“That’s the key to the coalition, the interchange of ideas. ... They’ve (Avalon) been talking about going to a level 3 rating for a few years. ... Going from a 5 to 3 would be pretty much unprecedented,” said Tom Quirk, executive director of the Coastal Coalition.
Tom Quirk, Executive Director of the New Jersey Coastal Coalition, kicks off the first non weather roundup interview of "Something in the Air" podcast. Tom talks about how Hurricane Sandy inspired the "Coalition", what Jersey communities are in on this, how they're helping to lower your flood insurance rates and what the future holds.
The coalition was formed in response to Hurricane Sandy in 2012.
Francis Bruton, an engineer with Mott MacDonald, said some towns may drop down a class in the CRS on May 1, 2023, but not Avalon. Towns in South Jersey received points in the aftermath of Sandy for new advisory base flood elevation mapping, based on the 1% annual chance flood event, according to FEMA.
“The borough was awarded a prorated amount of ABFE credit since the borough regulates to the elevations indicated on the preliminary maps. ... When these points expire, the borough will still be within the range of a Class 3,” Bruton said.
ATLANTIC CITY — Besides safer and cleaner surroundings, add easier and broader access to the wish list of things the city’s top casino executives want for the seaside resort.
Several of Atlantic City’s top casino executives said increasing visitation and convention business through more convenient and reliable transportation options, specifically air travel, is an important component for the resort to thrive. They spoke during a recent panel hosted by the Greater Atlantic City Chamber.
Increasing air travel to Atlantic City International Airport from a wider range of markets was cited as a necessary catalyst to spur visitation, which started to decline when nearby jurisdictions opened casinos.
Twice a year, John Conway and his wife, Carol, fly to visit Atlantic City from their home in Tampa, Florida.
Atlantic City once welcomed in excess of 35 million visitors annually. That figure has dropped to an estimated 22 million recently, according to industry data.
“I think, if we had air service, it would make a big difference,” said Steve Callender, president of the Casino Association of New Jersey and senior vice president of Eastern regional operations for Tropicana Atlantic City’s parent company, Eldorado Resorts.
Callender said there have been commitments between the industry and Spirit Airlines, the lone commercial carrier at Atlantic City International, to get air passengers from locations such as Boston and Chicago, but “we need Atlanta, we need Charlotte.”
“We need places where people don’t have to fly to go to a casino now,” he said. “We have an opportunity to grow this market because we have enough rooms now (with the 2018 openings of Hard Rock Hotel & Casino Atlantic City and Ocean Casino Resort). ... So, if we can get some flights in here and do some more conventions, I think we could probably get there.”
In 2018, Meet AC, the marketing and sales branch of the Atlantic City Convention Center, reported a total of 238 meetings and conventions booked, some as far out as 2022. It was the organization’s fourth consecutive year of increased convention and meetings bookings.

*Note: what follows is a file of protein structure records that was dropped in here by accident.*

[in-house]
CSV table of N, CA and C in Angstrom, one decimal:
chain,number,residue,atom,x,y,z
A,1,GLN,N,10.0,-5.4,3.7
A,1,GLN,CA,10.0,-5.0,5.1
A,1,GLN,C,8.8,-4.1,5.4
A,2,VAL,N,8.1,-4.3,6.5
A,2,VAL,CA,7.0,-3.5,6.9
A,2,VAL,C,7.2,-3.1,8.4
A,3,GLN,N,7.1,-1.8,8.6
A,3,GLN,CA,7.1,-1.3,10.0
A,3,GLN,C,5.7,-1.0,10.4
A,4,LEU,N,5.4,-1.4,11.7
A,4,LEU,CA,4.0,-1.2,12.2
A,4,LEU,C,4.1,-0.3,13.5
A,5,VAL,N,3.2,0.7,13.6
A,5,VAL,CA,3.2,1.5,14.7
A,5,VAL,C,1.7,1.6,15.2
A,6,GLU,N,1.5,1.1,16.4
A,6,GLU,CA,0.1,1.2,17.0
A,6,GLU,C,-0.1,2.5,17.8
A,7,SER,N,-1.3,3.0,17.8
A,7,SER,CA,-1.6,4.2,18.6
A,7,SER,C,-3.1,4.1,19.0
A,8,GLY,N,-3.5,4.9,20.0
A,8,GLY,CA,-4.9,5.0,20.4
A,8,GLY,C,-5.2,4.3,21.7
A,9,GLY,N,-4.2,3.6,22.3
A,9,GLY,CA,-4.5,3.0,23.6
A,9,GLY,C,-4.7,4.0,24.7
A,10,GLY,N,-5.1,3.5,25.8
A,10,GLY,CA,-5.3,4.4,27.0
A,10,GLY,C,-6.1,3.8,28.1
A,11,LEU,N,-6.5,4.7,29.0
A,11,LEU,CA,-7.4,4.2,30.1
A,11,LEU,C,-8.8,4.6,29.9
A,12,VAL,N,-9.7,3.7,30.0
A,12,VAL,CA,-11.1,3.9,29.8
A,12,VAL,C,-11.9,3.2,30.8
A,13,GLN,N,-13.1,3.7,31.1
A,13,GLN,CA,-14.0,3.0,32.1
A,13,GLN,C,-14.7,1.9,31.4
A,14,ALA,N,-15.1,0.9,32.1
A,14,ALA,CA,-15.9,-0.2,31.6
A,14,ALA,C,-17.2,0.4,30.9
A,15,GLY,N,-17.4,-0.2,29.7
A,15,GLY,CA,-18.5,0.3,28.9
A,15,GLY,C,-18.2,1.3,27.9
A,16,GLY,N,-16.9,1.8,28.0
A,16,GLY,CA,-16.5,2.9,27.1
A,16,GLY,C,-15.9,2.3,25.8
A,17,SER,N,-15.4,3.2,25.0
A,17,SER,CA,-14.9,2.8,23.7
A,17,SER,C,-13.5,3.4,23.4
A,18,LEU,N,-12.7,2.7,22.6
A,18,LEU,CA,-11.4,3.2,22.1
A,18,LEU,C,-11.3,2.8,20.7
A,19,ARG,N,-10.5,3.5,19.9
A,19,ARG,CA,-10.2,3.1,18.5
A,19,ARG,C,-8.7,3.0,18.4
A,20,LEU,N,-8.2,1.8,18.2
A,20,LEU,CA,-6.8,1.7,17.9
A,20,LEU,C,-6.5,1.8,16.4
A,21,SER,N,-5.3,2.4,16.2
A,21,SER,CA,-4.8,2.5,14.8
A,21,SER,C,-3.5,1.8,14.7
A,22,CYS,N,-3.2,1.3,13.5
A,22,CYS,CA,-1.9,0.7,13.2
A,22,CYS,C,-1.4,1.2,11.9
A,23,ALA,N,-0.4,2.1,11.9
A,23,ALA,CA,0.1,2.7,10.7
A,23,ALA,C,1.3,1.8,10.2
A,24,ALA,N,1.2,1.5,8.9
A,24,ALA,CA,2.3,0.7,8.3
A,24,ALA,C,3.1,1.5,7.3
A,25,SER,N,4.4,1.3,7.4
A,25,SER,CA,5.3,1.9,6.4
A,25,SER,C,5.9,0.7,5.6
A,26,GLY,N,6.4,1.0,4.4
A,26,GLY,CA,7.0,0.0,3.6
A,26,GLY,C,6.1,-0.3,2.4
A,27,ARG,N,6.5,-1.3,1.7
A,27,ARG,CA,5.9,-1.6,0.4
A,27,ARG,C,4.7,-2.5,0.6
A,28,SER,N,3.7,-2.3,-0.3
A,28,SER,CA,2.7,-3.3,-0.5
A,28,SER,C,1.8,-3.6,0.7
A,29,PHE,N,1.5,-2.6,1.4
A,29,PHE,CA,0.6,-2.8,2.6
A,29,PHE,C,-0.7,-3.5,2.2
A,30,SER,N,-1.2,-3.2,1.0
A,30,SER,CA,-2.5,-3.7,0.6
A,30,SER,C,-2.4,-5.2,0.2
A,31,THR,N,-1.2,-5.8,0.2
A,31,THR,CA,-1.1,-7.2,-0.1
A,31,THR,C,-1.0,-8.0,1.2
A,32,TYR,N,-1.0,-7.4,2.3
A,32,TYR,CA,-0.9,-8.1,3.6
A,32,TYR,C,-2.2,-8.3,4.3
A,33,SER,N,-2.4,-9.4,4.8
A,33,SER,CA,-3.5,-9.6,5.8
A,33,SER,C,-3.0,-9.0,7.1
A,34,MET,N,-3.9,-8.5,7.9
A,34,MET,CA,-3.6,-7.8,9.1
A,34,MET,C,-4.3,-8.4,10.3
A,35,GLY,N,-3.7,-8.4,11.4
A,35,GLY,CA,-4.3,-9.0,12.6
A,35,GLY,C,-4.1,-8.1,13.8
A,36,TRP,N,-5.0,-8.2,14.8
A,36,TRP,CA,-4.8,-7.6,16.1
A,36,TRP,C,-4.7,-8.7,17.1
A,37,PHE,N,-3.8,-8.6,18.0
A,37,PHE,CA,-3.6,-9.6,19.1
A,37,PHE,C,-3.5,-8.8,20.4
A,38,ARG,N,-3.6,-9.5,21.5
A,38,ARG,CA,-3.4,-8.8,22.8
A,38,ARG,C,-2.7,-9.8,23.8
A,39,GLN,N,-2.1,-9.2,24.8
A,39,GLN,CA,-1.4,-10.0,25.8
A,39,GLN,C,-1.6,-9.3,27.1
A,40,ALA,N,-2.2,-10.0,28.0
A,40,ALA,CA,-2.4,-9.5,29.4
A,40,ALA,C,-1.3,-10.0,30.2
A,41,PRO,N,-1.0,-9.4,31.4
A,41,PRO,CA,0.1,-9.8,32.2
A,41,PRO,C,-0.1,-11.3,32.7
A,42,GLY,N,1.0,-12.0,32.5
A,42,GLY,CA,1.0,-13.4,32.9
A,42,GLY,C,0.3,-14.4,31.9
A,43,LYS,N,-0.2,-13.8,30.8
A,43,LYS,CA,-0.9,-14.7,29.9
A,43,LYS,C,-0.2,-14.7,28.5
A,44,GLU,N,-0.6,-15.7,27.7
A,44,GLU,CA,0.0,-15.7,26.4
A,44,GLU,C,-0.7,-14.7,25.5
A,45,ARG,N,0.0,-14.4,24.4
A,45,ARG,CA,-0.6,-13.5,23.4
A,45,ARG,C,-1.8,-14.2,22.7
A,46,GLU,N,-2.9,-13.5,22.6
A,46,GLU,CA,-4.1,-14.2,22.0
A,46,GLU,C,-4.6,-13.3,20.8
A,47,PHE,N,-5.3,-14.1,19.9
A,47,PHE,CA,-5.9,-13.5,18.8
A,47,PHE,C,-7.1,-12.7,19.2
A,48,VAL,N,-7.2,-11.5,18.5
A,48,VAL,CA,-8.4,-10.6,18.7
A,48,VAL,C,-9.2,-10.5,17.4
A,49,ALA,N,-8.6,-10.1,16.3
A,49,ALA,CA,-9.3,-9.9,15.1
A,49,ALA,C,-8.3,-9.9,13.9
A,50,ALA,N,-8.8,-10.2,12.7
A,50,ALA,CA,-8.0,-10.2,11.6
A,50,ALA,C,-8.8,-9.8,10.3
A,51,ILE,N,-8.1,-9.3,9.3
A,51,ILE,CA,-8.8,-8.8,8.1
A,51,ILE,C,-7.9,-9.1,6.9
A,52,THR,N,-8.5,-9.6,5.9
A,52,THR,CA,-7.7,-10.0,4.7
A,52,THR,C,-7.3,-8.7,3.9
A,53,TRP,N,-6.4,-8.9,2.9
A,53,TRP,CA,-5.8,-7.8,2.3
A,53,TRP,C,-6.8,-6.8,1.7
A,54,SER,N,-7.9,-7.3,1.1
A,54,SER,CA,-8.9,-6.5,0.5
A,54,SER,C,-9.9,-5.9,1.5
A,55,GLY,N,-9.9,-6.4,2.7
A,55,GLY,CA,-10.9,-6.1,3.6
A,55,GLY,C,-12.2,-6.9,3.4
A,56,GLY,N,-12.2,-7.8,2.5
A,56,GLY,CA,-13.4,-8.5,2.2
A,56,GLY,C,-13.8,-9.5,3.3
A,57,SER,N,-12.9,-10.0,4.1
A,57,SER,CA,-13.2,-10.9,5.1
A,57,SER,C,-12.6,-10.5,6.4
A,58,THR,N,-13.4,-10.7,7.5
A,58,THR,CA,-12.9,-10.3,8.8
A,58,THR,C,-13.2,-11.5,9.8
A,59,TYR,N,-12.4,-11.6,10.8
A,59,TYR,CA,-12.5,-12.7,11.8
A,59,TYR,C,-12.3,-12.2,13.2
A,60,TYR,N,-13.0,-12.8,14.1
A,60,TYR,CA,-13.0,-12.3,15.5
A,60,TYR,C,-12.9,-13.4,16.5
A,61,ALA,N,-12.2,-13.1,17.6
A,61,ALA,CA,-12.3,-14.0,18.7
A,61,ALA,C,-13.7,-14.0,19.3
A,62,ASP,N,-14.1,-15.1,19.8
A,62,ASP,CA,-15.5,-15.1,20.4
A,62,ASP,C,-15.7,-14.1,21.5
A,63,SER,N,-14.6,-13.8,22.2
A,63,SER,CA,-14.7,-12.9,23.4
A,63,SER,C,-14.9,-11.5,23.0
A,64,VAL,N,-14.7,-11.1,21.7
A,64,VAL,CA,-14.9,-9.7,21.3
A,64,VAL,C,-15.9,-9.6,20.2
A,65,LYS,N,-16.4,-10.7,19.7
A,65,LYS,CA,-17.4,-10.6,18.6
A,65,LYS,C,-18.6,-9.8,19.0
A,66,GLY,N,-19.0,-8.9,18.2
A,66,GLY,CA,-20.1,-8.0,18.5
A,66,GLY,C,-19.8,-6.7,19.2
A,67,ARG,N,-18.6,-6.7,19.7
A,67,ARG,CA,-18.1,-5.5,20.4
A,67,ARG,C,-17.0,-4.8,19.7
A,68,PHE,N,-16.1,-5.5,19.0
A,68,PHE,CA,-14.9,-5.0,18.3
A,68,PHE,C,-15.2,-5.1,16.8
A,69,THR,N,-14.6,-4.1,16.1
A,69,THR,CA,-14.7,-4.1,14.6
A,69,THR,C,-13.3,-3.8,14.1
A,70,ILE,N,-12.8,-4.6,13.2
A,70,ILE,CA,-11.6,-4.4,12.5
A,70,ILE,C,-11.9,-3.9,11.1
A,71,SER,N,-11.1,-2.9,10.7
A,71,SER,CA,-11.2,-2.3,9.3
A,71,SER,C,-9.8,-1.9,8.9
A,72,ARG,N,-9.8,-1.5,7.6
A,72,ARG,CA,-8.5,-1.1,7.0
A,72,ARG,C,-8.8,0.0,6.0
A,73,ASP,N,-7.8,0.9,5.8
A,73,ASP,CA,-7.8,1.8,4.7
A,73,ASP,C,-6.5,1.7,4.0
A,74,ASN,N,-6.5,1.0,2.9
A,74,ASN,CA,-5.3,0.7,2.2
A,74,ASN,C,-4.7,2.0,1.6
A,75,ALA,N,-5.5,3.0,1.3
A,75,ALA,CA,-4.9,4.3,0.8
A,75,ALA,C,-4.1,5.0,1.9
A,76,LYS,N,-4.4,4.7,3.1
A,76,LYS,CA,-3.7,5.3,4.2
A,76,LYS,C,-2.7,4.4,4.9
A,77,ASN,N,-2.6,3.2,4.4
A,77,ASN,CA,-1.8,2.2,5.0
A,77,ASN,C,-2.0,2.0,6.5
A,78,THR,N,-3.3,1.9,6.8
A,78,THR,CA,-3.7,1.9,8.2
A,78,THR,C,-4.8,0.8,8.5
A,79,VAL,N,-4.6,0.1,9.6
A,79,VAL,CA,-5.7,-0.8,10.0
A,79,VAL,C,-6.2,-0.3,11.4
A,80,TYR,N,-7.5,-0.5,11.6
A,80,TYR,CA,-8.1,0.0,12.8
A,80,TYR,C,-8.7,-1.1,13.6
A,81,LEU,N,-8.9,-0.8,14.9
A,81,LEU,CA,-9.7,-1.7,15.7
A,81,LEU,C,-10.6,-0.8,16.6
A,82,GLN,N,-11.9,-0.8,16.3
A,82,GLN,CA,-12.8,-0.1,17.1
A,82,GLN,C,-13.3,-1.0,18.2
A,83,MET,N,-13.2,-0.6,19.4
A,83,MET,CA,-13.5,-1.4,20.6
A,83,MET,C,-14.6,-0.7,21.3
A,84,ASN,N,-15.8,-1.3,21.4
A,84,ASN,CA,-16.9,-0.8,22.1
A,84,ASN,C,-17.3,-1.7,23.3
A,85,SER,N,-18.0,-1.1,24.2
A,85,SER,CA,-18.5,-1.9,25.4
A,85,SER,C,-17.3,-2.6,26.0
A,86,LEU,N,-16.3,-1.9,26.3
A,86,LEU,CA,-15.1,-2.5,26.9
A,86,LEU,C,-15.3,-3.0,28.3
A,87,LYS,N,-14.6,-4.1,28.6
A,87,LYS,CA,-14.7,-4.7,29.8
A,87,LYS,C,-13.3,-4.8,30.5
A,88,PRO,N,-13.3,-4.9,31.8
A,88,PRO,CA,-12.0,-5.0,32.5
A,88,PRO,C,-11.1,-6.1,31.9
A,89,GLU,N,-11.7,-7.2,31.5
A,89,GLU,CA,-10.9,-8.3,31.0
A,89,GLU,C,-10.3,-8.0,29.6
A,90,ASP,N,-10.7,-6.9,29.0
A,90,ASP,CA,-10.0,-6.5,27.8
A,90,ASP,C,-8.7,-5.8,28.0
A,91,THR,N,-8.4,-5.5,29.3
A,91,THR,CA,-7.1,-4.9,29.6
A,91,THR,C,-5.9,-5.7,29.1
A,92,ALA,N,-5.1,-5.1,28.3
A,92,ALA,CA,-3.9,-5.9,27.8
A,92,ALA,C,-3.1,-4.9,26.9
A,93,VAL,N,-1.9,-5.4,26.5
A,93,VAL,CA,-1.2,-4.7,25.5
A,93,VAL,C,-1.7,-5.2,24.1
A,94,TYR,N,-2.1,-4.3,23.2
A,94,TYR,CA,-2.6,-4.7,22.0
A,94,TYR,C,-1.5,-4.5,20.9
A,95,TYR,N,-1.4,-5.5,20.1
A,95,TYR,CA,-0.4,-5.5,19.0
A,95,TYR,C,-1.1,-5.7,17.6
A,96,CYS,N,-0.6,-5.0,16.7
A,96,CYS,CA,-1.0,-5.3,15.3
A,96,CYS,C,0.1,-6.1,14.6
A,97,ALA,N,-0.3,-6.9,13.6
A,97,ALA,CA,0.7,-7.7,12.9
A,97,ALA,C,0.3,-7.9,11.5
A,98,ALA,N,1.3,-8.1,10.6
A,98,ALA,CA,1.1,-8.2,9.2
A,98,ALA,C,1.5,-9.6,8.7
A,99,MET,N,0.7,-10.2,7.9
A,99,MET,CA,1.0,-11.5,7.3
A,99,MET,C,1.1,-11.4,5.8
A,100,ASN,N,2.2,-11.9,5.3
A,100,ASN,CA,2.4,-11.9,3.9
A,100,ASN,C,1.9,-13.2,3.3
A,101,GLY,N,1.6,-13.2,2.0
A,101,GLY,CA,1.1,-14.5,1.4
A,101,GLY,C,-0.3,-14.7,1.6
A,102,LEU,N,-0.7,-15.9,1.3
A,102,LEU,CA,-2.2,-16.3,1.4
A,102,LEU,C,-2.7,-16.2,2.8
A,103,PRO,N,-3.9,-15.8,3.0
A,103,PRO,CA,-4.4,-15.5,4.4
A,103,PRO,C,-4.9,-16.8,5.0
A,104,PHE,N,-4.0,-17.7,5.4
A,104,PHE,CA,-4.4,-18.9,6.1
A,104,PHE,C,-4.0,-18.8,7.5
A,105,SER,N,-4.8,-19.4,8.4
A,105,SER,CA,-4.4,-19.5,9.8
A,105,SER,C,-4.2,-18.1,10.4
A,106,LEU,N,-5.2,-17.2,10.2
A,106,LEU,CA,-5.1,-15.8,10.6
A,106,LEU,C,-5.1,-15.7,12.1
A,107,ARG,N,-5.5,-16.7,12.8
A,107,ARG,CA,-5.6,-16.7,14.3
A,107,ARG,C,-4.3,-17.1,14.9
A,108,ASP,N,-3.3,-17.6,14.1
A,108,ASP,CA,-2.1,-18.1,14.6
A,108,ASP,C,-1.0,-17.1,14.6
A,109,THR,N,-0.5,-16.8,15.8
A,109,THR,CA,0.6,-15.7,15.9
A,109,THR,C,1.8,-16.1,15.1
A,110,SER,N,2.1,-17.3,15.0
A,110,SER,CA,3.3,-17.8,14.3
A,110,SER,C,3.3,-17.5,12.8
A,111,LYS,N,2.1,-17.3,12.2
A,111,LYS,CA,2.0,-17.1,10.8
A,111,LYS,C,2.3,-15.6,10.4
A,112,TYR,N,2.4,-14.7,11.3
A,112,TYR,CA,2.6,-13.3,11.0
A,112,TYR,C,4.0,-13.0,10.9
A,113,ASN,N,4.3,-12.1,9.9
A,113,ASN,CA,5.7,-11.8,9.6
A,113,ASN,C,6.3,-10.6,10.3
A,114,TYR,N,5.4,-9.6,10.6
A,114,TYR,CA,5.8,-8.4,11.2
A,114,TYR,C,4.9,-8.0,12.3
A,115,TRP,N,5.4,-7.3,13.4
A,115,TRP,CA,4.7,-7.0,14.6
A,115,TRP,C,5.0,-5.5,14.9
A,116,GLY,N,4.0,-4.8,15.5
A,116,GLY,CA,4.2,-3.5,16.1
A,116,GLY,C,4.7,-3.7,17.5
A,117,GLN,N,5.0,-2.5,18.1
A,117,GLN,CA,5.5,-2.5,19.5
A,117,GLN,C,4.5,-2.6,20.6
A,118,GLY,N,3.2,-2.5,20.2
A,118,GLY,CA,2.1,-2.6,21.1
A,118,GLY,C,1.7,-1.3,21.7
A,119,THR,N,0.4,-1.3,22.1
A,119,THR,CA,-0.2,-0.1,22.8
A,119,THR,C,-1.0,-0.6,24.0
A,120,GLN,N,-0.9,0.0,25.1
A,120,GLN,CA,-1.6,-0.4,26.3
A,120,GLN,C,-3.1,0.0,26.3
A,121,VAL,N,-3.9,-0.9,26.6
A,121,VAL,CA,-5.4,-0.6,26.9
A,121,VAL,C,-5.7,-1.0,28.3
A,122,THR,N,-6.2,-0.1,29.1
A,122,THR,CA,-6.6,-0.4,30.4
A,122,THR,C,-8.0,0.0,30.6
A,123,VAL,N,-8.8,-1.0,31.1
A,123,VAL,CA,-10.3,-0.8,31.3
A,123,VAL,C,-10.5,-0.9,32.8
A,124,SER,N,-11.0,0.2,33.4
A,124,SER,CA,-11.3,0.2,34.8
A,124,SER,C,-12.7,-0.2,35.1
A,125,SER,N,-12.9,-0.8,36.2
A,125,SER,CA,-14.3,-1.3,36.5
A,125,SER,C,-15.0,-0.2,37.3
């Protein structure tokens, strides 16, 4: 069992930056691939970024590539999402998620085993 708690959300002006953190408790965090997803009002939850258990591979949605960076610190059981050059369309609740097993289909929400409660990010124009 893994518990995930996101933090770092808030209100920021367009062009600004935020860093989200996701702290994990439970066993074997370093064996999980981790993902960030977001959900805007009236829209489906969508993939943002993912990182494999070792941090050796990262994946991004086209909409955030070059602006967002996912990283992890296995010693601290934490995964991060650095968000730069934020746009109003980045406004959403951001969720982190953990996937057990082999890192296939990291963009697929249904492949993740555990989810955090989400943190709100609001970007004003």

Conventions and industry meetings help the casino hotels with occupancy during the midweek and off season.
But, with primary feeder markets such as Philadelphia and New York both expanding their own casino options, convincing potential visitors to bypass closer casinos is becoming a harder sell.
Marcus Glover, president and COO of Borgata Hotel Casino & Spa, said convenience, or rather the lack thereof, “is really what crippled this market and took it from a $5 (billion) market to right around a $3 billion market.” He added that while diversifying the city’s non-gaming amenities was a key component to overcoming those losses, the “convenience factor is equally critical, in my opinion.”
“It’s really hard to grow the market if you don’t have a convenient means for people to get here,” Glover said.
The Atlantic City airport is operated by the South Jersey Transportation Authority, although discussions are taking place in Trenton to possibly place the airport under the Port Authority of New York & New Jersey.
According to data from SJTA, the total number of passengers on both scheduled commercial and chartered flights decreased 2.6% in 2019 compared with the year before. In 2018, total passengers at Atlantic City International increased 5.7% after a drop in 2017, when air passenger totals decreased by 8.7%.
Mark Giannantonio, president and CEO of Resorts Casino Hotel, said he likes the idea of the Port Authority operating Atlantic City International, since it already operates five others, including Newark Liberty, LaGuardia and John F. Kennedy International.
“When you think about what could happen here ... the idea is, through excess, to maneuver some of that traffic down without doing much of anything at ACY, and bring in aviation maintenance and those kinds of things,” he said. “That, coupled with our efforts where we can engage these airlines, I think would be a catalyst to bring some air service our way.”
Increasing air service to Atlantic City has been talked about for years. Commercial airlines, including Delta, United and Air Canada, have offered service in the past, but they ultimately left after lackluster results or when operating state subsidies expired.